The management goal with every expense should be simple—find the optimal cost level and stay there. Something like this:
Negotiate a favorable deal, get what you signed up for, limit internal resources required to manage, and make incremental improvements over time.
Unfortunately, with complex indirect services, the typical output from your procurement department looks much more like the graph below. We’ve dubbed this the “nuisance expense” (or indirect services) roller coaster:
The unproductive routine goes like this: negotiate a new contract every few years, project year one savings that rarely materialize, collect bonuses based on those flawed projections, turn your attention to other projects as costs rise in ensuing years, and do it all over again every 3-5 years.
The dirty secret is that procurement departments are incentivized to “ride” this unproductive and P&L-damaging roller coaster. In fact, it is actually “bad” for procurement if they eliminate “low hanging fruit” by delivering real, lasting P&L impact. When costs rise between reportable “savings initiatives,” it makes the next initiative possible.
We see it time and again: year one projected savings is all that matters—as if the ensuing years of contractual obligations are meaningless. Savings goals or targets cause departments to stop pursuing additional savings if targets are met or they stagger savings over time instead of immediately getting to rock bottom.
How did we get here? There are a host of reasons starting with the simple fact that true world-class expense management is hard and only getting harder:
- Let’s start with those flawed incentives. We have spoken about this extensively in a three-part series Procurement Incentive Plan Flaws: Part 1, Part 2, and Part 3.
- The threat of lost business has been diminishing over time with fewer marketplace options and fewer internal resources to take on supplier transitions. As a result, there has been a gradual shift of power in the marketplace as many industries have consolidated and vendors have begun to deploy increasingly anti-competitive behaviors. Furthermore, as suppliers have been emboldened by the success of these strategies, we have seen less and less adherence to contractual obligations.
- As you move to larger and larger organizations, even if you have good expense data, it is increasingly hard to coordinate multiple departments involved in expense management—we call this organizational disconnect. As the expenses get more complex, more departments are involved (procurement, operations, accounting, finance, quality, HR, sustainability, security, legal, etc.) and major coordination problems can get in the way of cost containment.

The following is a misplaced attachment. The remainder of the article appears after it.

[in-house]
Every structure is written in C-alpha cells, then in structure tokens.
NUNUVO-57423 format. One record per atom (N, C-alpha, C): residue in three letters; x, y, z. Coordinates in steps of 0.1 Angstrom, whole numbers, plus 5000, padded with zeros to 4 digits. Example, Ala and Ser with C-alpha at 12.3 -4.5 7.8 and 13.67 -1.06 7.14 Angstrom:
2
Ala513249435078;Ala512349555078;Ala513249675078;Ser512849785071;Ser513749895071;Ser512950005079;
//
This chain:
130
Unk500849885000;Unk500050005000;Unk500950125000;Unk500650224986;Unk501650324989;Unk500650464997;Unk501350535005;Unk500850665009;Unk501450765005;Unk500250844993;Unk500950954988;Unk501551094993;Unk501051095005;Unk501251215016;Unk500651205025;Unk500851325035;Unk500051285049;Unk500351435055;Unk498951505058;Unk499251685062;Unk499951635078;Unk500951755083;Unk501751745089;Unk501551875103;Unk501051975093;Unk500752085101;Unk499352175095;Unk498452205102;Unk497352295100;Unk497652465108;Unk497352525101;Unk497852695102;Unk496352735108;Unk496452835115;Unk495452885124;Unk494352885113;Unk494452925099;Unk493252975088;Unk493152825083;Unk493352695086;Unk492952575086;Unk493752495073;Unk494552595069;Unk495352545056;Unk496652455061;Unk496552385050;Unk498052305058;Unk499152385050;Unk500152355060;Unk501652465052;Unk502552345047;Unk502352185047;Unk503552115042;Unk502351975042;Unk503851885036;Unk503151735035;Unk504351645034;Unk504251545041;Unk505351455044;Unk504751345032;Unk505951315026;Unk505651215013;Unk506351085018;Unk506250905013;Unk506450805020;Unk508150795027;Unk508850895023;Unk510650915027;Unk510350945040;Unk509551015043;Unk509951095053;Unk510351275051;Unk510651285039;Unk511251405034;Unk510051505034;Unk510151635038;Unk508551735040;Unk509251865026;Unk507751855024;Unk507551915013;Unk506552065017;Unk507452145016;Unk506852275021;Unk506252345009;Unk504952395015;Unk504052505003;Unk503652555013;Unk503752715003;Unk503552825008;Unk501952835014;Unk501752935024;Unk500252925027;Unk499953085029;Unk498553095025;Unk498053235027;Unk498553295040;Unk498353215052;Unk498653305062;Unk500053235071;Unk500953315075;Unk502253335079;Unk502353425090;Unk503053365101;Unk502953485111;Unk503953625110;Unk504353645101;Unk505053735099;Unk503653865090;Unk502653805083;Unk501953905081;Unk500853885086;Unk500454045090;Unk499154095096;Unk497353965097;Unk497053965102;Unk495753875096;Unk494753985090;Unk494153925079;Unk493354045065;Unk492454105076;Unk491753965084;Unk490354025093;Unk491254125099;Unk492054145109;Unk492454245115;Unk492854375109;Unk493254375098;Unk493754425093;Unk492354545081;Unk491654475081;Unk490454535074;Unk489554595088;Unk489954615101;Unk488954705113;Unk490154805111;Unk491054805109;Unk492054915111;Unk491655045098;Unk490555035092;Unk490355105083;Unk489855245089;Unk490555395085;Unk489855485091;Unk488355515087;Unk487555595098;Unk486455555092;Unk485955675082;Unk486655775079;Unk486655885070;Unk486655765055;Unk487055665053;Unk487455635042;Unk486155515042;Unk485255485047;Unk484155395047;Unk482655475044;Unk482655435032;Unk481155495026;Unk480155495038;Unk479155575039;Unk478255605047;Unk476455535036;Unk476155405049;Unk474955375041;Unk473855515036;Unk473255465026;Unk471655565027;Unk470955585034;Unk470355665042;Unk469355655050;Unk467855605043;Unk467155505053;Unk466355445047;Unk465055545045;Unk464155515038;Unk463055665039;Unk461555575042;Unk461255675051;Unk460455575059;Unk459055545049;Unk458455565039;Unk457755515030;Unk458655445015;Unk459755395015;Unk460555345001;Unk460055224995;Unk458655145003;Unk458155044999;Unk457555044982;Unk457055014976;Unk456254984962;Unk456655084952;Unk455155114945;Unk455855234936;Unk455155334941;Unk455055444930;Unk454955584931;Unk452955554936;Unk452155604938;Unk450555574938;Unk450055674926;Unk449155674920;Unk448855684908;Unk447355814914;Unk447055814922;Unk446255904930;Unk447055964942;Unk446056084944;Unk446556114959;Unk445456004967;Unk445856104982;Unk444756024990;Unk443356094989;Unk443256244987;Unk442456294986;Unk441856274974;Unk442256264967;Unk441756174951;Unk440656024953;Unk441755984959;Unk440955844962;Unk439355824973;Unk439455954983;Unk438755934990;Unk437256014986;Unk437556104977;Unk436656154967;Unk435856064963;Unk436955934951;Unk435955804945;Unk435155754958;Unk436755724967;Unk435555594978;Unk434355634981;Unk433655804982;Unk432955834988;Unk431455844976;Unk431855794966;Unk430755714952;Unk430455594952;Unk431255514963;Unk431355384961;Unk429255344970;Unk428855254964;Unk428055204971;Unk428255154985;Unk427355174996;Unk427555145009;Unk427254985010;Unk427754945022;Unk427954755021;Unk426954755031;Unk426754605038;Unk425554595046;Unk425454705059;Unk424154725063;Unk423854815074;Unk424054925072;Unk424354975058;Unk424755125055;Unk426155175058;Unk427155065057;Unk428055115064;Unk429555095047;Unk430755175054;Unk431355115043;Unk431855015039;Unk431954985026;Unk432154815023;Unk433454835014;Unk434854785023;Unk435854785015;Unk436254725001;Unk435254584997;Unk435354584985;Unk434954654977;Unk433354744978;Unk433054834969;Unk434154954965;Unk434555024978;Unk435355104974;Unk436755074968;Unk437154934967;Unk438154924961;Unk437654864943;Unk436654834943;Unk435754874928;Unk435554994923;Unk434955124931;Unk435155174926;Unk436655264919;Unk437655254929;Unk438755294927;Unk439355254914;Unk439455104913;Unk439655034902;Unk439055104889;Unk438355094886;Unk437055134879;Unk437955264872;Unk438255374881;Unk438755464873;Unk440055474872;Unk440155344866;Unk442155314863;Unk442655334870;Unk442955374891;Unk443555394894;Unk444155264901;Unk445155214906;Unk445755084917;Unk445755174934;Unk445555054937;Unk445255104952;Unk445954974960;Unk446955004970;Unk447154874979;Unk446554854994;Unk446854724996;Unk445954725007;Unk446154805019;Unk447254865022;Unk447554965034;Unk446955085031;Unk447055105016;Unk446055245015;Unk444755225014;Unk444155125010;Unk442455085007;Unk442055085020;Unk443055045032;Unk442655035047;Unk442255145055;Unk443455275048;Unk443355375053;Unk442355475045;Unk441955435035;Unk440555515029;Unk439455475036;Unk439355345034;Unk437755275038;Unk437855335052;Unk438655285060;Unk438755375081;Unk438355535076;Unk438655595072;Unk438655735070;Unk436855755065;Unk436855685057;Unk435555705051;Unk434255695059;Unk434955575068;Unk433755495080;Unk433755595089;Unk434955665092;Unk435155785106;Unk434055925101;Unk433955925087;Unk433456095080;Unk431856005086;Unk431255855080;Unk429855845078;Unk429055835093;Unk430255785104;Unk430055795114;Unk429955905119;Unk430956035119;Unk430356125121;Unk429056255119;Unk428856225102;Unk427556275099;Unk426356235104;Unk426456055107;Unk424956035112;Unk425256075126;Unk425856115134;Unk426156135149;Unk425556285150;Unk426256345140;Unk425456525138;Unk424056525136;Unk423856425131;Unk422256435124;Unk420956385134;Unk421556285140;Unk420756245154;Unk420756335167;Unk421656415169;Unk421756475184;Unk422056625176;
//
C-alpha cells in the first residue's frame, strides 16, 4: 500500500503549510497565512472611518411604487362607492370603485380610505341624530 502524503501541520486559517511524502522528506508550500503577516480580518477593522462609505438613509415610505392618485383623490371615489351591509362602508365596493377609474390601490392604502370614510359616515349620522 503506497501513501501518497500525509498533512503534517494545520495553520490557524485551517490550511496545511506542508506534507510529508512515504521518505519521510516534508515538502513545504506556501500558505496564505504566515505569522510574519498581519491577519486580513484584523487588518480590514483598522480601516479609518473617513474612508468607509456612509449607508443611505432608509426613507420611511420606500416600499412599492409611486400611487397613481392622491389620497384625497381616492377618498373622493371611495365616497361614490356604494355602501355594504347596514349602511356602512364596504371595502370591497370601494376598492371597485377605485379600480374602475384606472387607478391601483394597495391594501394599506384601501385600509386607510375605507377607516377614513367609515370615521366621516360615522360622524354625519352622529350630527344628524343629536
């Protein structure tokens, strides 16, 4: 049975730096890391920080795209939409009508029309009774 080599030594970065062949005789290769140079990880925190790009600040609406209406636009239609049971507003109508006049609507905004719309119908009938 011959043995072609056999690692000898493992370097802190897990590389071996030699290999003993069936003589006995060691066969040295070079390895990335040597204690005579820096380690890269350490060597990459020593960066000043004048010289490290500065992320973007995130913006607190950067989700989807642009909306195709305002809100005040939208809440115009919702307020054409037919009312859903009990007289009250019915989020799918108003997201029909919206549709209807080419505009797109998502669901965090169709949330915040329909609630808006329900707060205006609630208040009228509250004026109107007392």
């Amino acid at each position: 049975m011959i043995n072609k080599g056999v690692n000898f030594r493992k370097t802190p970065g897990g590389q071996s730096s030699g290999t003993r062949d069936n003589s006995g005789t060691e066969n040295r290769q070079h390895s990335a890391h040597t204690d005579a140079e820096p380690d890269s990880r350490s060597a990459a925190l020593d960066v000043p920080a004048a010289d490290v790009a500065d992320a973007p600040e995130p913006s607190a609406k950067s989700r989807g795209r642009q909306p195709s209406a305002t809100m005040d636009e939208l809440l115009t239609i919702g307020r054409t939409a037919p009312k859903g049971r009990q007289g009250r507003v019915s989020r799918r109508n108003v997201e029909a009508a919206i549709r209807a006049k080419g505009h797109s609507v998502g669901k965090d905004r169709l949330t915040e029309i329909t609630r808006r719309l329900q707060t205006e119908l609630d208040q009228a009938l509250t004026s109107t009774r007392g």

- Furthermore, departmental turnover creates its own challenges to long-term success in various expense categories—see: The Revolving Door of Corporate Procurement.
So what can today’s bottom line-focused CFO do? Well, obviously, there are many challenges a company must successfully navigate to achieve best-in-class expense management—especially in complex expense categories.
Though this is clearly a complicated problem, I’ll leave you with a few high-level thoughts to get started on a path toward better expense management:
- Align procurement with actual P&L savings instead of single-year projected savings.
- To properly execute the overall goal in #1, you must get better measurement tools in place. You are in the dark ages if you don’t have sophisticated spend data. It is hard to track true baseline/normalized spend for all of your important expense categories, but not impossible—there are tools and services in the marketplace that can assist with this.
- Track true normalized savings for the life of contracts. With the better data from #2 and the right expert knowledge, this is possible.
- Consider a middle ground with payment terms. There are many unforeseen costs and problems with extended payment terms, including strained resources on both sides and diminished value of your business to your vendor.
Reorienting your procurement department to better align with the company’s bottom line won’t be an overnight fix, but the rewards for escaping the unproductive roller coaster will be significant and lasting. Furthermore, it will allow for incremental gains over time as lasting solutions become more prevalent instead of procurement “managing” the same issues over and over again.